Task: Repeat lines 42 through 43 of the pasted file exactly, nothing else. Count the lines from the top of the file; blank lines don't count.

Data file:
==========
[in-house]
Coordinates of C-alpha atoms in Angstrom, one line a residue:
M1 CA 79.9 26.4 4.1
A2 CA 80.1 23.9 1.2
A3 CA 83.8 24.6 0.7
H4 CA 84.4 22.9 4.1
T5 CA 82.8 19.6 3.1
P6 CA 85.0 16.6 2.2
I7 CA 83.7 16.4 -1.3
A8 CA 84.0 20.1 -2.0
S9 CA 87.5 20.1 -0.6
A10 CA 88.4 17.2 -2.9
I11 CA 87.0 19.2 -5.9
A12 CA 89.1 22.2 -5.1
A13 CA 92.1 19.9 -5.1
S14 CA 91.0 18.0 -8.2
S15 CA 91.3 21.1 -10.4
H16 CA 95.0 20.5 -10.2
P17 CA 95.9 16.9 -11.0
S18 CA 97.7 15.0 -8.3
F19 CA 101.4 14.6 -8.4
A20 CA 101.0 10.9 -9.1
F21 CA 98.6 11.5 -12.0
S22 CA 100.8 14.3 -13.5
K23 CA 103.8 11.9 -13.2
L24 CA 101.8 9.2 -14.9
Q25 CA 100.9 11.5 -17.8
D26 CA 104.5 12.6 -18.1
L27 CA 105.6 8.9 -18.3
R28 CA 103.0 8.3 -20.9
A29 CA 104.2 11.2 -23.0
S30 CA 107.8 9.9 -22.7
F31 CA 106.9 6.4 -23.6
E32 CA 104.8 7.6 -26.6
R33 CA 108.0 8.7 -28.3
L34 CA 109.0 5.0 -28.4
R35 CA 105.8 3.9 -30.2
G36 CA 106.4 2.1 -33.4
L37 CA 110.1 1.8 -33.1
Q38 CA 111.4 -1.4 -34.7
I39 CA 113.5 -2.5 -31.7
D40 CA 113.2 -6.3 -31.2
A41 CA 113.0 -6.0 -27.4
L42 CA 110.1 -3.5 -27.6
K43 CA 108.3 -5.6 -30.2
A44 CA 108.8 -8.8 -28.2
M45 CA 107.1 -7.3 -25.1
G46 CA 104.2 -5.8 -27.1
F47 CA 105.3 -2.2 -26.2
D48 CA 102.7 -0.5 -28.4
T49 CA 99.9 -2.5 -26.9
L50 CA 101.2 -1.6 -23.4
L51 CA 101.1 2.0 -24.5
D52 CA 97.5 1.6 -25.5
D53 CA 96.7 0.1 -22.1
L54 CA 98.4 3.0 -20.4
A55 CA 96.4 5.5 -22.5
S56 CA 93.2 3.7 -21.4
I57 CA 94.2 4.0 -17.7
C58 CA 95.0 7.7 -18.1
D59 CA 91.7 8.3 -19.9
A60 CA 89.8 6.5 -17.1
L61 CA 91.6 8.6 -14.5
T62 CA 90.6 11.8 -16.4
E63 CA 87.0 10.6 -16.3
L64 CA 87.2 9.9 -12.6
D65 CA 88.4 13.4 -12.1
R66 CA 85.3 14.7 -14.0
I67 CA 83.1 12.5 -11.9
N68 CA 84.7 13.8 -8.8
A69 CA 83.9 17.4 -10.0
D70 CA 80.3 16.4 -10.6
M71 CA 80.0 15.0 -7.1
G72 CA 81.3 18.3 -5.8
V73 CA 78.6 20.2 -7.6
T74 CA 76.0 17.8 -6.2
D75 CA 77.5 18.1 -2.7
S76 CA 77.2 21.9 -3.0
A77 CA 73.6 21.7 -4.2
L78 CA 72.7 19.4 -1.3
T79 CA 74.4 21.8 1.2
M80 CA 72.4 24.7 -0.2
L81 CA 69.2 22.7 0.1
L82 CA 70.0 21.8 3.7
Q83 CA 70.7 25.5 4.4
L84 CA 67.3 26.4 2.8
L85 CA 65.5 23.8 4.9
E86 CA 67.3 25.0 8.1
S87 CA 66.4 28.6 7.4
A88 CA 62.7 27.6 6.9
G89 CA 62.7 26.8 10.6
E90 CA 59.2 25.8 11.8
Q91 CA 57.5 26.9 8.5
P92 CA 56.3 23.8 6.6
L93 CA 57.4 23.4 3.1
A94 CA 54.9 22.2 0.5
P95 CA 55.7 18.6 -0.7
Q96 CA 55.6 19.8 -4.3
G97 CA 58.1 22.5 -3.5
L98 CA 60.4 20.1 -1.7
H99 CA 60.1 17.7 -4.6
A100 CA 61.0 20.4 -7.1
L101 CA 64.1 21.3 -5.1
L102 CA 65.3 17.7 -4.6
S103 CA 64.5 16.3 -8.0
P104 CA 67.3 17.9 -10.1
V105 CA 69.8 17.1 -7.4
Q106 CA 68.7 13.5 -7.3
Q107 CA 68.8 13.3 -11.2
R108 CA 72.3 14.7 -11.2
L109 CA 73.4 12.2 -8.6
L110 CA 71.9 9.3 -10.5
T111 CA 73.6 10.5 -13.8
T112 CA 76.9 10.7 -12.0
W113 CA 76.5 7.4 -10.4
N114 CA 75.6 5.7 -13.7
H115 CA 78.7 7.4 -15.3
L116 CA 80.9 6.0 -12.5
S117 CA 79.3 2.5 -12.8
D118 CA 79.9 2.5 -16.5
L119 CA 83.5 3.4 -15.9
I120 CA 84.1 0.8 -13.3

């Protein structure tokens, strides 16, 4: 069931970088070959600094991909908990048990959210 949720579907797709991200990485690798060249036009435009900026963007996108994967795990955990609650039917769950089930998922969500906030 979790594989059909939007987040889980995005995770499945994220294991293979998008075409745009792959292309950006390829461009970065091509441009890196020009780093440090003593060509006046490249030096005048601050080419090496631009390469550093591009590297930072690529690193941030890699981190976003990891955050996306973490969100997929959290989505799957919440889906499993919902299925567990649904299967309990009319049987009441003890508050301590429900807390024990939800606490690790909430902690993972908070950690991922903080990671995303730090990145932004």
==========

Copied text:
D40 CA 113.2 -6.3 -31.2
A41 CA 113.0 -6.0 -27.4